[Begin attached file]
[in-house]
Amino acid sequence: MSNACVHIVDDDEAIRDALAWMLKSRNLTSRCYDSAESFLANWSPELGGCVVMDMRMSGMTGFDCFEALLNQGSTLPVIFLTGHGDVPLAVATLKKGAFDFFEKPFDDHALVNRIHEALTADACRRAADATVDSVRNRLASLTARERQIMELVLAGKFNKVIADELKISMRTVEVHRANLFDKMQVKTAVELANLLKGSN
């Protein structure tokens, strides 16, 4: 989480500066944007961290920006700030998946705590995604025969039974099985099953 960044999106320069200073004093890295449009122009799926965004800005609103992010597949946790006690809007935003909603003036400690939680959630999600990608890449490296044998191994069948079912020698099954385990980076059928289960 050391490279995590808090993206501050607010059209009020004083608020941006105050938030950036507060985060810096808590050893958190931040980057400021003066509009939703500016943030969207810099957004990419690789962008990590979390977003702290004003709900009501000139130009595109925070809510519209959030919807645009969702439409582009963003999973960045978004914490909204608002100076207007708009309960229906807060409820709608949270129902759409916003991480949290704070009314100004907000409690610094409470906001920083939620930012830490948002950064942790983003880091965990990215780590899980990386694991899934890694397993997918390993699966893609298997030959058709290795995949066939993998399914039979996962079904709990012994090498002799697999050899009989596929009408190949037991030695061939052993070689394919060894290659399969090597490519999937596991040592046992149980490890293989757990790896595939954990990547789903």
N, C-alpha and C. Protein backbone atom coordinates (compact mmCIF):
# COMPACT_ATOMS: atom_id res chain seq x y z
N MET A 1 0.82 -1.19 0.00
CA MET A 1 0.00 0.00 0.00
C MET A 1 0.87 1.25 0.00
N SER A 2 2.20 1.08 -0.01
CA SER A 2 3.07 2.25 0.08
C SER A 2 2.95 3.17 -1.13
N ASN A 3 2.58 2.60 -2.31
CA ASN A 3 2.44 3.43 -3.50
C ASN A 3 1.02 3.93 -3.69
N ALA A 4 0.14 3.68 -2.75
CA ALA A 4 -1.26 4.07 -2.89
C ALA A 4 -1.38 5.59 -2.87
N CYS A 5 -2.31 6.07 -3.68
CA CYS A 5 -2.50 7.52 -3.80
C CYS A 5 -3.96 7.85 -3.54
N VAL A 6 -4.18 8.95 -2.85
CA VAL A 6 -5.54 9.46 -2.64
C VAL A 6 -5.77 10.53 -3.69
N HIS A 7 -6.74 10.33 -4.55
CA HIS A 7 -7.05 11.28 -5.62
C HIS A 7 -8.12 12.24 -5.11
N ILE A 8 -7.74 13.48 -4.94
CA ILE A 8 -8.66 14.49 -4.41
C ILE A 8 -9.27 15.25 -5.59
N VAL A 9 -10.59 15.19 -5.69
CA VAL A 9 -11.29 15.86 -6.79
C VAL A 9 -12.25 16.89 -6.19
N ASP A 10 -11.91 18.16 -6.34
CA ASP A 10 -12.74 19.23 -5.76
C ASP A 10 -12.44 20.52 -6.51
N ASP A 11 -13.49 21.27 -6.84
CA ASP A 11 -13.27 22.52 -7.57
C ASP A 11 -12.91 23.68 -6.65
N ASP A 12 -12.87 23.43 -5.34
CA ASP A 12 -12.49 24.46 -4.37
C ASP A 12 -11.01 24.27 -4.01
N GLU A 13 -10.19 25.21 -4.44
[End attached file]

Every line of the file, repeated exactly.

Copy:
[in-house]
Amino acid sequence: MSNACVHIVDDDEAIRDALAWMLKSRNLTSRCYDSAESFLANWSPELGGCVVMDMRMSGMTGFDCFEALLNQGSTLPVIFLTGHGDVPLAVATLKKGAFDFFEKPFDDHALVNRIHEALTADACRRAADATVDSVRNRLASLTARERQIMELVLAGKFNKVIADELKISMRTVEVHRANLFDKMQVKTAVELANLLKGSN
């Protein structure tokens, strides 16, 4: 989480500066944007961290920006700030998946705590995604025969039974099985099953 960044999106320069200073004093890295449009122009799926965004800005609103992010597949946790006690809007935003909603003036400690939680959630999600990608890449490296044998191994069948079912020698099954385990980076059928289960 050391490279995590808090993206501050607010059209009020004083608020941006105050938030950036507060985060810096808590050893958190931040980057400021003066509009939703500016943030969207810099957004990419690789962008990590979390977003702290004003709900009501000139130009595109925070809510519209959030919807645009969702439409582009963003999973960045978004914490909204608002100076207007708009309960229906807060409820709608949270129902759409916003991480949290704070009314100004907000409690610094409470906001920083939620930012830490948002950064942790983003880091965990990215780590899980990386694991899934890694397993997918390993699966893609298997030959058709290795995949066939993998399914039979996962079904709990012994090498002799697999050899009989596929009408190949037991030695061939052993070689394919060894290659399969090597490519999937596991040592046992149980490890293989757990790896595939954990990547789903």
N, C-alpha and C. Protein backbone atom coordinates (compact mmCIF):
# COMPACT_ATOMS: atom_id res chain seq x y z
N MET A 1 0.82 -1.19 0.00
CA MET A 1 0.00 0.00 0.00
C MET A 1 0.87 1.25 0.00
N SER A 2 2.20 1.08 -0.01
CA SER A 2 3.07 2.25 0.08
C SER A 2 2.95 3.17 -1.13
N ASN A 3 2.58 2.60 -2.31
CA ASN A 3 2.44 3.43 -3.50
C ASN A 3 1.02 3.93 -3.69
N ALA A 4 0.14 3.68 -2.75
CA ALA A 4 -1.26 4.07 -2.89
C ALA A 4 -1.38 5.59 -2.87
N CYS A 5 -2.31 6.07 -3.68
CA CYS A 5 -2.50 7.52 -3.80
C CYS A 5 -3.96 7.85 -3.54
N VAL A 6 -4.18 8.95 -2.85
CA VAL A 6 -5.54 9.46 -2.64
C VAL A 6 -5.77 10.53 -3.69
N HIS A 7 -6.74 10.33 -4.55
CA HIS A 7 -7.05 11.28 -5.62
C HIS A 7 -8.12 12.24 -5.11
N ILE A 8 -7.74 13.48 -4.94
CA ILE A 8 -8.66 14.49 -4.41
C ILE A 8 -9.27 15.25 -5.59
N VAL A 9 -10.59 15.19 -5.69
CA VAL A 9 -11.29 15.86 -6.79
C VAL A 9 -12.25 16.89 -6.19
N ASP A 10 -11.91 18.16 -6.34
CA ASP A 10 -12.74 19.23 -5.76
C ASP A 10 -12.44 20.52 -6.51
N ASP A 11 -13.49 21.27 -6.84
CA ASP A 11 -13.27 22.52 -7.57
C ASP A 11 -12.91 23.68 -6.65
N ASP A 12 -12.87 23.43 -5.34
CA ASP A 12 -12.49 24.46 -4.37
C ASP A 12 -11.01 24.27 -4.01
N GLU A 13 -10.19 25.21 -4.44